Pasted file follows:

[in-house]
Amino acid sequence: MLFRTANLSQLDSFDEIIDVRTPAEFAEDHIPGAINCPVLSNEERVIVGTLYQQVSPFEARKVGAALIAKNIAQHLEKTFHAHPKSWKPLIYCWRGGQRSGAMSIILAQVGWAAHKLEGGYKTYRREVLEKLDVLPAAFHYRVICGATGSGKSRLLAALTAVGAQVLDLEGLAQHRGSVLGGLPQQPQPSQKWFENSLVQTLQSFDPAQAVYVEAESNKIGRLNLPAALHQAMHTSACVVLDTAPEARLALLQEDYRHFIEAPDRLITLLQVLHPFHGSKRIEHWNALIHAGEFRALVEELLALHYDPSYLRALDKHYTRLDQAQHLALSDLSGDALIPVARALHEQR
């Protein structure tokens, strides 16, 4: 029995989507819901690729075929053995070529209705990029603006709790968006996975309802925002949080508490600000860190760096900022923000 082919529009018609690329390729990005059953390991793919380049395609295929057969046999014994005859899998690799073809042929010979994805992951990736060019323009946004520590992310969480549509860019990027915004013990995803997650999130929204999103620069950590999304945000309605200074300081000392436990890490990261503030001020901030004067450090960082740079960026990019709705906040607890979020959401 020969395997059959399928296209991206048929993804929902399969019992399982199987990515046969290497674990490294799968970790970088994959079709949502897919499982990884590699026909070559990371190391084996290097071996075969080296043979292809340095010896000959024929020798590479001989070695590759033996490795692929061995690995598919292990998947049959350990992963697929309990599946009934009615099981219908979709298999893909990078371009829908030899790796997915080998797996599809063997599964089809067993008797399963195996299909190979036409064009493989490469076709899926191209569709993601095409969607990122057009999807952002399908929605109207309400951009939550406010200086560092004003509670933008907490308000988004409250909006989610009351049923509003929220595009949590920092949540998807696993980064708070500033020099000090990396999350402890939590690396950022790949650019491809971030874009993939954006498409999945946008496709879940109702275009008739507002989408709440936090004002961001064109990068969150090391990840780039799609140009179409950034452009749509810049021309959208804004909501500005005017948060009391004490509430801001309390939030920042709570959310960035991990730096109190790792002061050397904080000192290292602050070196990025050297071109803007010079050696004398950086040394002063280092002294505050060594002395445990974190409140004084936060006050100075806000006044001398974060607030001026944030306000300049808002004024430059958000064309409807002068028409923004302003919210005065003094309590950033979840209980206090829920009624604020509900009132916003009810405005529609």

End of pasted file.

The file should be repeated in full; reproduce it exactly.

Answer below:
[in-house]
Amino acid sequence: MLFRTANLSQLDSFDEIIDVRTPAEFAEDHIPGAINCPVLSNEERVIVGTLYQQVSPFEARKVGAALIAKNIAQHLEKTFHAHPKSWKPLIYCWRGGQRSGAMSIILAQVGWAAHKLEGGYKTYRREVLEKLDVLPAAFHYRVICGATGSGKSRLLAALTAVGAQVLDLEGLAQHRGSVLGGLPQQPQPSQKWFENSLVQTLQSFDPAQAVYVEAESNKIGRLNLPAALHQAMHTSACVVLDTAPEARLALLQEDYRHFIEAPDRLITLLQVLHPFHGSKRIEHWNALIHAGEFRALVEELLALHYDPSYLRALDKHYTRLDQAQHLALSDLSGDALIPVARALHEQR
């Protein structure tokens, strides 16, 4: 029995989507819901690729075929053995070529209705990029603006709790968006996975309802925002949080508490600000860190760096900022923000 082919529009018609690329390729990005059953390991793919380049395609295929057969046999014994005859899998690799073809042929010979994805992951990736060019323009946004520590992310969480549509860019990027915004013990995803997650999130929204999103620069950590999304945000309605200074300081000392436990890490990261503030001020901030004067450090960082740079960026990019709705906040607890979020959401 020969395997059959399928296209991206048929993804929902399969019992399982199987990515046969290497674990490294799968970790970088994959079709949502897919499982990884590699026909070559990371190391084996290097071996075969080296043979292809340095010896000959024929020798590479001989070695590759033996490795692929061995690995598919292990998947049959350990992963697929309990599946009934009615099981219908979709298999893909990078371009829908030899790796997915080998797996599809063997599964089809067993008797399963195996299909190979036409064009493989490469076709899926191209569709993601095409969607990122057009999807952002399908929605109207309400951009939550406010200086560092004003509670933008907490308000988004409250909006989610009351049923509003929220595009949590920092949540998807696993980064708070500033020099000090990396999350402890939590690396950022790949650019491809971030874009993939954006498409999945946008496709879940109702275009008739507002989408709440936090004002961001064109990068969150090391990840780039799609140009179409950034452009749509810049021309959208804004909501500005005017948060009391004490509430801001309390939030920042709570959310960035991990730096109190790792002061050397904080000192290292602050070196990025050297071109803007010079050696004398950086040394002063280092002294505050060594002395445990974190409140004084936060006050100075806000006044001398974060607030001026944030306000300049808002004024430059958000064309409807002068028409923004302003919210005065003094309590950033979840209980206090829920009624604020509900009132916003009810405005529609």